The classic series Inspector George Gently returns for its seventh series, and starts filming four new feature-length films on location in Northumberland for BBC One.
It’s 1969 and Gently (Martin Shaw) and Bacchus (Lee Ingleby) are both suffering from their own physical and mental scars several months after the horrific shootings that nearly claimed their lives in Durham Cathedral.
Inspector George Gently has become an audience winner and is renowned as a series that lovingly recreates the Sixties in perfect, nostalgic detail – and Martin Shaw and Lee Ingleby make the perfect police partnership, full of warmth, humour and attack. In this new series they discover they have different approaches to a world that is changing very fast.
As the series opens, Gently has been pushing himself to full fitness and is back at work, whilst Bacchus is still recuperating from his serious injuries in a police convalescent home…
The first film, Gently Between The Lines by Tim Prager, sees Gently shocked to receive Bacchus’s resignation, but he soon realises that his sergeant has lost his confidence. Setting about to fix Bacchus, Gently insists that while he serves out his notice, he needs him to help investigate a death in custody. The Newcastle police have arrested rioters as they tried to clear a slum due for demolition. The next morning, one of the protesters is discovered dead in the cells by WPC Rachel Coles (Lisa Mcgrillis – Hebburn, The Pitman Painters). This will turn into a case that will have both Gently and Bacchus questioning what it means to be a police officer at a time when attitudes to the police are changing. They are no longer the trusted, familiar, local ‘bobbies on the beat’. Police officers are now being seen as agents of the state. Cast includes: Robert Pugh, Steve Evets, Ruth Gemmell, Matt Stokoe and Caroline O’Neill.
The second film, Green For Greencoat by Jess Williams, takes Gently and Bacchus to a family holiday camp to investigate staff and holidaymakers, when the body of one of the greencoats is washed up nearby. The colourful inmates of the holiday camp, from the flamboyant owner and his sister, to the chalet girls, performers, lifeguards and guests, throw the investigation sideways as Gently and Bacchus uncover a story of jealousy, ambition and the dark underbelly of the permissive society. PC Rachel Coles (Lisa Mcgrillis) is now part of the support system for Gently and Bacchus at the police station with her modern policing ways…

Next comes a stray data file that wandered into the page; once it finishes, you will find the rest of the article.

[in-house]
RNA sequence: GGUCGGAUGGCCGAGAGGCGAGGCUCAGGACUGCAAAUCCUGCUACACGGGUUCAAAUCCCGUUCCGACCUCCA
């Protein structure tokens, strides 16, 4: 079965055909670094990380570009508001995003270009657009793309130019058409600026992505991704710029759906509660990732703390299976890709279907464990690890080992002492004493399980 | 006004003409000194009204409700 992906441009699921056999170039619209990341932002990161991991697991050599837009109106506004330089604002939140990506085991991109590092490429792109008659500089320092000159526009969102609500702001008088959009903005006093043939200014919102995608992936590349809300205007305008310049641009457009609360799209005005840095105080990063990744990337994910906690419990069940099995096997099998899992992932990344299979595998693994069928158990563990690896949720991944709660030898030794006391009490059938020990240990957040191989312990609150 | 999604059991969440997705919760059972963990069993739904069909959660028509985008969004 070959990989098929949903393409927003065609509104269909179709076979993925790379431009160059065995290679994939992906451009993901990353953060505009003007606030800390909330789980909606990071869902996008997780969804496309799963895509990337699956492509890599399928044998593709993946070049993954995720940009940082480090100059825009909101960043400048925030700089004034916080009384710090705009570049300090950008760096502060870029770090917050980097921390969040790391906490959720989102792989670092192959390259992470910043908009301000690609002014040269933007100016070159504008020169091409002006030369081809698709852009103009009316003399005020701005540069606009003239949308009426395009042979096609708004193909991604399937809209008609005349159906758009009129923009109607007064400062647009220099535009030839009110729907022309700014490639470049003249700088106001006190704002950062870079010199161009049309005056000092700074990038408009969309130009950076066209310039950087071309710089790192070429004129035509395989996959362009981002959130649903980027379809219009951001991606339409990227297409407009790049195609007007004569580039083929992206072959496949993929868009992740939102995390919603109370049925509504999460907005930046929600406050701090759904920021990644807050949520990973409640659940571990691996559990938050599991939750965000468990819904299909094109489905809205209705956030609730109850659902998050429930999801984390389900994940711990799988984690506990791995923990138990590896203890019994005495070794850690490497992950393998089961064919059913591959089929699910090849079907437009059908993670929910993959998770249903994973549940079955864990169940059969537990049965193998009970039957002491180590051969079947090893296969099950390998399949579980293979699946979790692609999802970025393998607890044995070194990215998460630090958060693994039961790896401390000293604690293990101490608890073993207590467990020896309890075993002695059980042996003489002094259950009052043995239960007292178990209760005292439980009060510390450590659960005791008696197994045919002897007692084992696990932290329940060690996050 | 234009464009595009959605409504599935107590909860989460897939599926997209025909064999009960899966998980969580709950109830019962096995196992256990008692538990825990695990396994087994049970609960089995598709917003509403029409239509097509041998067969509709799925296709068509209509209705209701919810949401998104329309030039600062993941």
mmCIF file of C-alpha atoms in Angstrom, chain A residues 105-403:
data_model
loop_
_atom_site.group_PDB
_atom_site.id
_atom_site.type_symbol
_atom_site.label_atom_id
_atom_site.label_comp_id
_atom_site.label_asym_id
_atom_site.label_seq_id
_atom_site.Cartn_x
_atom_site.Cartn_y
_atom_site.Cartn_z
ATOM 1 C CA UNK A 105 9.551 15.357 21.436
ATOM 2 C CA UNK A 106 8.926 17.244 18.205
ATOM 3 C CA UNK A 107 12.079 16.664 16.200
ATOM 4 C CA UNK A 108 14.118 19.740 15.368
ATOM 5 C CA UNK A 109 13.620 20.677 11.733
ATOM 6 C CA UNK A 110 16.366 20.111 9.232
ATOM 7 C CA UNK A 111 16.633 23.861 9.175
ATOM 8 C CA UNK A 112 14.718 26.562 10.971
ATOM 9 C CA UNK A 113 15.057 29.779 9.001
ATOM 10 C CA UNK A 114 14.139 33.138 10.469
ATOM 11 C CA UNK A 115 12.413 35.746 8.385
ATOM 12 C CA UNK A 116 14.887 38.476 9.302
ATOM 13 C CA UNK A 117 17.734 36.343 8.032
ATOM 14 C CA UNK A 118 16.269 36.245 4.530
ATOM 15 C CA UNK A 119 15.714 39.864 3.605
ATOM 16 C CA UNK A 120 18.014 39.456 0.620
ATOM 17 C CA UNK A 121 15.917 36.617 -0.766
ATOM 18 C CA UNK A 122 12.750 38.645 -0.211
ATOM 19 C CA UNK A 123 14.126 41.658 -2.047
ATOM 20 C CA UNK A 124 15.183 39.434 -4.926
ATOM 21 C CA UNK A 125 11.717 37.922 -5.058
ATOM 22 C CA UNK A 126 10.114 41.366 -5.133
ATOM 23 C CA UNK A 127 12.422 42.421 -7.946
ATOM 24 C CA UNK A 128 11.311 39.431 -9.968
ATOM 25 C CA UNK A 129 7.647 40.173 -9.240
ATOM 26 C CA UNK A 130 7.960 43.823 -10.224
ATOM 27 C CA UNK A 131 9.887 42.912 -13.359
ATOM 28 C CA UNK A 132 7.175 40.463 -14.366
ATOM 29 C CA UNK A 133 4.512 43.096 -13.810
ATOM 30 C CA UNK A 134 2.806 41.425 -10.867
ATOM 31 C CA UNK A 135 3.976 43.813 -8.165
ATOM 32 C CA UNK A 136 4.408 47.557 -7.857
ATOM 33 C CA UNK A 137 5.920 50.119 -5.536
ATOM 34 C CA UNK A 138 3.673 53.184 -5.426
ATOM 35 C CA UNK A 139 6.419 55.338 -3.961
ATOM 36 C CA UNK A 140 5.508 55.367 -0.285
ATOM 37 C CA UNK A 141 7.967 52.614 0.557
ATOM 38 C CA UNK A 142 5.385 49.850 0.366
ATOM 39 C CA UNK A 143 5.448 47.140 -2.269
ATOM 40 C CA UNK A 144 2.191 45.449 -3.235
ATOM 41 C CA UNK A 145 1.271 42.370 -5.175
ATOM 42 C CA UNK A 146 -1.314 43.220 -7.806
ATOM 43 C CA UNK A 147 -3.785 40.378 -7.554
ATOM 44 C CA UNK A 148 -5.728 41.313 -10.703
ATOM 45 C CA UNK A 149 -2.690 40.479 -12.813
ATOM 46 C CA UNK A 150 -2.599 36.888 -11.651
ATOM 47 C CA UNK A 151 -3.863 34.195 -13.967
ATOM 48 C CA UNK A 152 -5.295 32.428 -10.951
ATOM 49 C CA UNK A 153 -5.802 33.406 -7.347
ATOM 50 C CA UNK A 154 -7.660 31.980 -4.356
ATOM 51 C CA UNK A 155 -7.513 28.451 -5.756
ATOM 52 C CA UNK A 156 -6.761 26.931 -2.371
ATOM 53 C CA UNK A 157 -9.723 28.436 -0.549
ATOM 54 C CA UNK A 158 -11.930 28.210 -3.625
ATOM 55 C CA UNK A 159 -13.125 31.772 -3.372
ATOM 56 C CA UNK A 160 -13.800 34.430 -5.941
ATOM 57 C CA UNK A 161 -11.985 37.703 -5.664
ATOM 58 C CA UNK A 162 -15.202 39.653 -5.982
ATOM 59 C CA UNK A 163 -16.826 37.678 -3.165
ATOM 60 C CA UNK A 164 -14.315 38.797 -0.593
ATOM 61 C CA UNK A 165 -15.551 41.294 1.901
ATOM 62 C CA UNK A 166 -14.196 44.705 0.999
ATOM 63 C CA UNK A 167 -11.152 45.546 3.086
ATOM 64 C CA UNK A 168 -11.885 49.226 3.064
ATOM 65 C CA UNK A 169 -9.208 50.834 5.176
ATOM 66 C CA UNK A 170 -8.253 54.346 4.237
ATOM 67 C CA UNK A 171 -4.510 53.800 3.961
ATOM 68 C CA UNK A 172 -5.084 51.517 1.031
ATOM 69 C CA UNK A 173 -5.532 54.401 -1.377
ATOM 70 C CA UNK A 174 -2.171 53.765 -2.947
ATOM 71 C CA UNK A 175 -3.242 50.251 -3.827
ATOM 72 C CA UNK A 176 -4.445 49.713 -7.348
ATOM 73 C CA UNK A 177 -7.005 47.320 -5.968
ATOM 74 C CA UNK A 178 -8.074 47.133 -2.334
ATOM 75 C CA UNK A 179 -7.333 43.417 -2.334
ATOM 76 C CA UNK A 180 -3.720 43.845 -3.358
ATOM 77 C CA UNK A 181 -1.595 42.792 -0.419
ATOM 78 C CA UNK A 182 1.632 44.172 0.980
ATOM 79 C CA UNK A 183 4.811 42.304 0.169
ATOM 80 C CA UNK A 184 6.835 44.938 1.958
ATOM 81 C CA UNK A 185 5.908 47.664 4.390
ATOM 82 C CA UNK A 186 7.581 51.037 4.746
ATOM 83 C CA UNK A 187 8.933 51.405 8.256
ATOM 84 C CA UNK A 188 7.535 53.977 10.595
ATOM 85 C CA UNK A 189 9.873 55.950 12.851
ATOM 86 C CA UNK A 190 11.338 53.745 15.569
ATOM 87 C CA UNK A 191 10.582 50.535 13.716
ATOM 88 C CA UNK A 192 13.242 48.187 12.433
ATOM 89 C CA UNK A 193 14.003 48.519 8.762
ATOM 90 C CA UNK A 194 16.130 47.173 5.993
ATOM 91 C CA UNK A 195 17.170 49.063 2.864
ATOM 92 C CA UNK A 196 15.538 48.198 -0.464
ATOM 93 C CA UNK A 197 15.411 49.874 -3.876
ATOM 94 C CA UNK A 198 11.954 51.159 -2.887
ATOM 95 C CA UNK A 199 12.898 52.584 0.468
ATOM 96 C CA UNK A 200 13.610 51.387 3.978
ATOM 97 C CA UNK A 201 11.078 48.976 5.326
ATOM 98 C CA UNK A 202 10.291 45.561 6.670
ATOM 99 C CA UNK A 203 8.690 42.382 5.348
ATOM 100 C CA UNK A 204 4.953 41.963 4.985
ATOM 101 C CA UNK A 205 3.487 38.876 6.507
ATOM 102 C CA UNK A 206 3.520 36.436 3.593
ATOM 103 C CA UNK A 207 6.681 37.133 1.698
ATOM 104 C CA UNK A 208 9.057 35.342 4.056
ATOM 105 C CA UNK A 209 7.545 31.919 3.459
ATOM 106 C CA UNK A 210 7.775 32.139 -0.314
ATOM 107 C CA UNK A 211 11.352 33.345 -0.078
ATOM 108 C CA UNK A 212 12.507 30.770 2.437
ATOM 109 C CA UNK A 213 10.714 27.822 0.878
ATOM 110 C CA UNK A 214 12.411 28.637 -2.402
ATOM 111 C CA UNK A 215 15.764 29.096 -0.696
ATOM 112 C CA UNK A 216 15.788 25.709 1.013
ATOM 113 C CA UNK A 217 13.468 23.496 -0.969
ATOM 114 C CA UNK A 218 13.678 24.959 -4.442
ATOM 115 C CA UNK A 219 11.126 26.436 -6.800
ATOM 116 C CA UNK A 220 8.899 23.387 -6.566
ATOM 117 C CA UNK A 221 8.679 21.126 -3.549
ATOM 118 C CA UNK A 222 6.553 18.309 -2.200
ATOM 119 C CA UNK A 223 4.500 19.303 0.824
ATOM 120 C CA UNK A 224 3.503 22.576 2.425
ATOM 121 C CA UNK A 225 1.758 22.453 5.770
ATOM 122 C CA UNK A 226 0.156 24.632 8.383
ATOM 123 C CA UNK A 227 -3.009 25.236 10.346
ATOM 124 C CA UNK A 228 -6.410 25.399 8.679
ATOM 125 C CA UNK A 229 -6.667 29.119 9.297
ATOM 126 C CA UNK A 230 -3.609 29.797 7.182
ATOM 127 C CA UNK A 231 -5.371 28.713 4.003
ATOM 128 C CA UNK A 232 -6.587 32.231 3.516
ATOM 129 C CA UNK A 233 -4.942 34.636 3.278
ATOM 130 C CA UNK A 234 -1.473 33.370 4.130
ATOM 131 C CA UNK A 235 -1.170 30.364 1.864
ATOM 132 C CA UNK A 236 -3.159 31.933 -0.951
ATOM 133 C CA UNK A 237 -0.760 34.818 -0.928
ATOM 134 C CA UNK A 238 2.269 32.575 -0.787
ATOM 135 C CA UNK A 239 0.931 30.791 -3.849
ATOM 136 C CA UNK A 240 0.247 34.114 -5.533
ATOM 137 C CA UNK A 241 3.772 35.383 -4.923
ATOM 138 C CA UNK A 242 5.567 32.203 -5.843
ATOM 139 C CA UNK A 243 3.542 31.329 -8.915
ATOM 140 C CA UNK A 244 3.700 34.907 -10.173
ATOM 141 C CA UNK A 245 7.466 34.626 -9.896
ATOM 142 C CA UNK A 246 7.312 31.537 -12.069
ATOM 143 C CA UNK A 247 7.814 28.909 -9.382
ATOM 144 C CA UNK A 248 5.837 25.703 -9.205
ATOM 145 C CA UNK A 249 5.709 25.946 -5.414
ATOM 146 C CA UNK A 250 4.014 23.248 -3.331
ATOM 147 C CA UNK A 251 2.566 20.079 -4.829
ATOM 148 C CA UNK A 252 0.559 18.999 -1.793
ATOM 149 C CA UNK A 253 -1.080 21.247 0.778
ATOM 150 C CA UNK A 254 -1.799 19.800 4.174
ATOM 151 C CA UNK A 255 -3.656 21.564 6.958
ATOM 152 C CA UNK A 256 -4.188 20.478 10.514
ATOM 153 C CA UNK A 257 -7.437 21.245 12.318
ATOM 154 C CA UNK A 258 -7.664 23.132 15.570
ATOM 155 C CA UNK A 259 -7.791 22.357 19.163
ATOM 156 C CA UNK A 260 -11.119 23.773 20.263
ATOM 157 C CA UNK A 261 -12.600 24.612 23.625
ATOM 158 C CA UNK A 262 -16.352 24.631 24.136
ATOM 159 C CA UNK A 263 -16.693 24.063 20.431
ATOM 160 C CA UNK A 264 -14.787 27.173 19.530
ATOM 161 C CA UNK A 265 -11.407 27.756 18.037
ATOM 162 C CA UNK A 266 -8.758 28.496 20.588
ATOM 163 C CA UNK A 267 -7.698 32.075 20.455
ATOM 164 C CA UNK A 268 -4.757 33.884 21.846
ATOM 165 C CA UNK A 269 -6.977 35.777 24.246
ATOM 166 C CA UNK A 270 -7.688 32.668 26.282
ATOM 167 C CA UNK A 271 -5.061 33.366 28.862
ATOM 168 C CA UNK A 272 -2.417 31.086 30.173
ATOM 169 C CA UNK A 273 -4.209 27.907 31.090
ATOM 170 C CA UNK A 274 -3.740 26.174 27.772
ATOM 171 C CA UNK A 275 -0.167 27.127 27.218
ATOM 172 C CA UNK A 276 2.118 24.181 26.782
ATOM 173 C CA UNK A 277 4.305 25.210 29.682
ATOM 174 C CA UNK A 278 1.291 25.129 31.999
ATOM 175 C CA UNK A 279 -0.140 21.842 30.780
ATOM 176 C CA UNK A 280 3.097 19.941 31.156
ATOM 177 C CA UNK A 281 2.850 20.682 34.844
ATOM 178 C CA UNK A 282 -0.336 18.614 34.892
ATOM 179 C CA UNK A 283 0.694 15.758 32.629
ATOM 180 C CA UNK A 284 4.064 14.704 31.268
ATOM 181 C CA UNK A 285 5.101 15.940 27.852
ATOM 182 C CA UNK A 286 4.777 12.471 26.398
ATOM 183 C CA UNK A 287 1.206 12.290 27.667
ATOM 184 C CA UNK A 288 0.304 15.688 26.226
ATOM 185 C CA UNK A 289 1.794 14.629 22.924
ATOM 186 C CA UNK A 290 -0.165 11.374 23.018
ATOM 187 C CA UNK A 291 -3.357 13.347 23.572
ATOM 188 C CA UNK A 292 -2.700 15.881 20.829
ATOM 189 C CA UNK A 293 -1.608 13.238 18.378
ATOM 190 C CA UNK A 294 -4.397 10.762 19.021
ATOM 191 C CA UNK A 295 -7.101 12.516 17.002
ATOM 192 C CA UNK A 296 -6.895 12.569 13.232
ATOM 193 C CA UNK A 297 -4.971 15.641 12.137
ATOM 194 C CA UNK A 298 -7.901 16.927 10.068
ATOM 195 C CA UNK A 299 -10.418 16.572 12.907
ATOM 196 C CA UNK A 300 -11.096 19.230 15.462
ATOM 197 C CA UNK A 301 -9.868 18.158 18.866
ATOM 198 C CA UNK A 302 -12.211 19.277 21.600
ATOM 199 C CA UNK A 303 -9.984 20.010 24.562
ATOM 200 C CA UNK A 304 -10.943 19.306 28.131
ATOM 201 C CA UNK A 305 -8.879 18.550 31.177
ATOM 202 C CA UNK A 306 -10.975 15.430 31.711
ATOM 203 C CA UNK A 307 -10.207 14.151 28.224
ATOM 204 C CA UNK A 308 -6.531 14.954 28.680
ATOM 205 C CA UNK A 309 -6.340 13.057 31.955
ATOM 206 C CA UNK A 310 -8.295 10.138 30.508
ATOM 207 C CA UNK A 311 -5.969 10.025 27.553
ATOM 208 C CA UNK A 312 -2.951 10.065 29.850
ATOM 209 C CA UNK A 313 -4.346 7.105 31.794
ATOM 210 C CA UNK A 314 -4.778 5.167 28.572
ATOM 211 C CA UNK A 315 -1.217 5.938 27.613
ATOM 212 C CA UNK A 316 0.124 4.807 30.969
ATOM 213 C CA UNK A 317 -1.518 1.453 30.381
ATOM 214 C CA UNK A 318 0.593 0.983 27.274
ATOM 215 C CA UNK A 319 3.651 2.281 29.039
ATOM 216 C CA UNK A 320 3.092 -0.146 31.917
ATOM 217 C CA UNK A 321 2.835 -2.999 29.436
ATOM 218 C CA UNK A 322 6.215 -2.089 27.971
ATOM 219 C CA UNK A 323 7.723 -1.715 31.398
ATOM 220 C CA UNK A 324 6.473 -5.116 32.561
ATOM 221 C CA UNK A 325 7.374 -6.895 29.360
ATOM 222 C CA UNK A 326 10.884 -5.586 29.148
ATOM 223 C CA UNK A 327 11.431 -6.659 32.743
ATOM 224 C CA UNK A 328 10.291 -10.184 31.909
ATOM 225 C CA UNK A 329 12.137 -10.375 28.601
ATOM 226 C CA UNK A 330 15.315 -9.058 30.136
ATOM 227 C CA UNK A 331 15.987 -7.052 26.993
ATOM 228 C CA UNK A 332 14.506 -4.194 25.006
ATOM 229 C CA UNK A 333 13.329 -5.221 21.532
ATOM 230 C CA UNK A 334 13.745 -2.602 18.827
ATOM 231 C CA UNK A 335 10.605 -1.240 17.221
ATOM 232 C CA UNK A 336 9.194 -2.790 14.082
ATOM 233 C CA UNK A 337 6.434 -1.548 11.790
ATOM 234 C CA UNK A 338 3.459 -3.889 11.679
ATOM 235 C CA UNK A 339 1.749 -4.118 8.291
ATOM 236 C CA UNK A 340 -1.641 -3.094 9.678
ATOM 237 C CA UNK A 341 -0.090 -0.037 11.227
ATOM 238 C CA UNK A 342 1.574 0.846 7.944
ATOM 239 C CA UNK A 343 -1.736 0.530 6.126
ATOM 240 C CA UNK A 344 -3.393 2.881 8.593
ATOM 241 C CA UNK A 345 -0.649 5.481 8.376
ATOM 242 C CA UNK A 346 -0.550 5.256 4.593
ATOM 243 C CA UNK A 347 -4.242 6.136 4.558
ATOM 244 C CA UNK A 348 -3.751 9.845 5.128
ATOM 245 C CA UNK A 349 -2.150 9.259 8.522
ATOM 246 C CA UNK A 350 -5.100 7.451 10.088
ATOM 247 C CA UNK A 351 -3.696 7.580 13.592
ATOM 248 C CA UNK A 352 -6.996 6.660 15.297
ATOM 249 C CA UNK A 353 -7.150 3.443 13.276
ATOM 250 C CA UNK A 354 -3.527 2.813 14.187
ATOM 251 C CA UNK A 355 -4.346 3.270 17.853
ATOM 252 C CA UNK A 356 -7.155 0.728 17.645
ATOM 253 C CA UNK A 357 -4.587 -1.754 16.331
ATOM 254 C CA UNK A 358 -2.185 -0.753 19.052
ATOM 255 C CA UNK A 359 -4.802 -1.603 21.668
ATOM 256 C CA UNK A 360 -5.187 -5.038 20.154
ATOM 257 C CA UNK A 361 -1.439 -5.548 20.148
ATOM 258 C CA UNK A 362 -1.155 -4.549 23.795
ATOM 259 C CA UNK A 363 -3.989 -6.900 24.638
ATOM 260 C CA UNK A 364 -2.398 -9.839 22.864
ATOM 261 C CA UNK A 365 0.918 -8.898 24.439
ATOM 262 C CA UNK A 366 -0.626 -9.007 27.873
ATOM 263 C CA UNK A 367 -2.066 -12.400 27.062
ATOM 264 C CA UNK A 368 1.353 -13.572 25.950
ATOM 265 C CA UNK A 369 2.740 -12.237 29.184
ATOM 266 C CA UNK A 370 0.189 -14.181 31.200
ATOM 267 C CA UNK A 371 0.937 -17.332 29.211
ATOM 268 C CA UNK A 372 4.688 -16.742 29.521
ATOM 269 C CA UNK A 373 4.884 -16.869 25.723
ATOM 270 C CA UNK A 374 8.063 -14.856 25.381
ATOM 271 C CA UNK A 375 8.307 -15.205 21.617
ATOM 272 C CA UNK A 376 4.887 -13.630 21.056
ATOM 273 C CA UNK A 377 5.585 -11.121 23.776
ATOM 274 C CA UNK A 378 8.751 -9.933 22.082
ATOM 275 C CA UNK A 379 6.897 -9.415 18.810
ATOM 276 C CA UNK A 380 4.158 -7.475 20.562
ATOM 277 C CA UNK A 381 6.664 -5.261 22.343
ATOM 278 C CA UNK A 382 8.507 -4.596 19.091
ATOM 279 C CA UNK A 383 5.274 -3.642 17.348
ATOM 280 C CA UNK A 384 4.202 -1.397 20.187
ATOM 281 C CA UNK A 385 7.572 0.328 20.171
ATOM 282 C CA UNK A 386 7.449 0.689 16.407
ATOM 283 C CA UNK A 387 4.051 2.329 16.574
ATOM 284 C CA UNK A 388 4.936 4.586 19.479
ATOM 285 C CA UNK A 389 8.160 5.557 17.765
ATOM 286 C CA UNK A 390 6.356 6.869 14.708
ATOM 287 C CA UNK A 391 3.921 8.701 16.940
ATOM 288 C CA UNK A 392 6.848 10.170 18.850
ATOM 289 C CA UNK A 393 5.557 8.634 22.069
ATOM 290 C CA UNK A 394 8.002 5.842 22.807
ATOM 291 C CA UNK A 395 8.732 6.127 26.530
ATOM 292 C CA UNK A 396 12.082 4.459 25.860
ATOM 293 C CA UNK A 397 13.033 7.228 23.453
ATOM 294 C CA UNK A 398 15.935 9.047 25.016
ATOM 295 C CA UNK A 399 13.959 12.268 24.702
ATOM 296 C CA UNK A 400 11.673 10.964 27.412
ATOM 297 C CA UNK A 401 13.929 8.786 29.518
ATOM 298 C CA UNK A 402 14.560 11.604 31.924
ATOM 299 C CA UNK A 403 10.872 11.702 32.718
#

Film three, Gently Going Under by Mike Cullen, sees the painful effects that the pressures on the coal mining industry in Northumberland have on a close-knit pit community. A suspicious death in the mine in Burnsend leads Gently and Bacchus to explore the tensions and relationships in a community whose seams have been ripped wide open by politics – and discover grudges that date back to the Second World War.
The final film this series is Gently From The Cold, also by Jess Williams. When two deaths connect in an unexpected way, Gently finds himself drawn into the world of drugs and LSD, and considering a Cold-War conspiracy. In the process of his investigation Gently relies on the help of an old friend – and as they begin to dig into the case, old feelings begin to stir for Gently.
Executive producer Claire Ingham says: “We’re delighted to be filming Inspector George Gently again in Durham and the North East – and it’s fantastic to be able to recreate the world of 1969. There were such vivid and colourful changes in society at that time – and hopefully our series will continue to give a real portrait of the age.“